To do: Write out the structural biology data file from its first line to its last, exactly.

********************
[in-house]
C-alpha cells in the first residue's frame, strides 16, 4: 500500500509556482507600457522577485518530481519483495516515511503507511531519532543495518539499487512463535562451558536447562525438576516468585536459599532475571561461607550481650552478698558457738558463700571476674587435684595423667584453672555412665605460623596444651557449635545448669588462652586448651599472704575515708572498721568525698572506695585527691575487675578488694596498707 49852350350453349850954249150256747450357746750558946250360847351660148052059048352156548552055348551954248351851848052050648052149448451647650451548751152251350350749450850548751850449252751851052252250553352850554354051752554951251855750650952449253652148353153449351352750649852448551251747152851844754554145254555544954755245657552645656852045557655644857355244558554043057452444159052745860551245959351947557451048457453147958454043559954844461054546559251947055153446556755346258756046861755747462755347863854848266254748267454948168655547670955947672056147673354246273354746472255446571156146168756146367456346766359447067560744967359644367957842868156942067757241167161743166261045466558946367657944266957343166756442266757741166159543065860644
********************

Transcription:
[in-house]
C-alpha cells in the first residue's frame, strides 16, 4: 500500500509556482507600457522577485518530481519483495516515511503507511531519532543495518539499487512463535562451558536447562525438576516468585536459599532475571561461607550481650552478698558457738558463700571476674587435684595423667584453672555412665605460623596444651557449635545448669588462652586448651599472704575515708572498721568525698572506695585527691575487675578488694596498707 49852350350453349850954249150256747450357746750558946250360847351660148052059048352156548552055348551954248351851848052050648052149448451647650451548751152251350350749450850548751850449252751851052252250553352850554354051752554951251855750650952449253652148353153449351352750649852448551251747152851844754554145254555544954755245657552645656852045557655644857355244558554043057452444159052745860551245959351947557451048457453147958454043559954844461054546559251947055153446556755346258756046861755747462755347863854848266254748267454948168655547670955947672056147673354246273354746472255446571156146168756146367456346766359447067560744967359644367957842868156942067757241167161743166261045466558946367657944266957343166756442266757741166159543065860644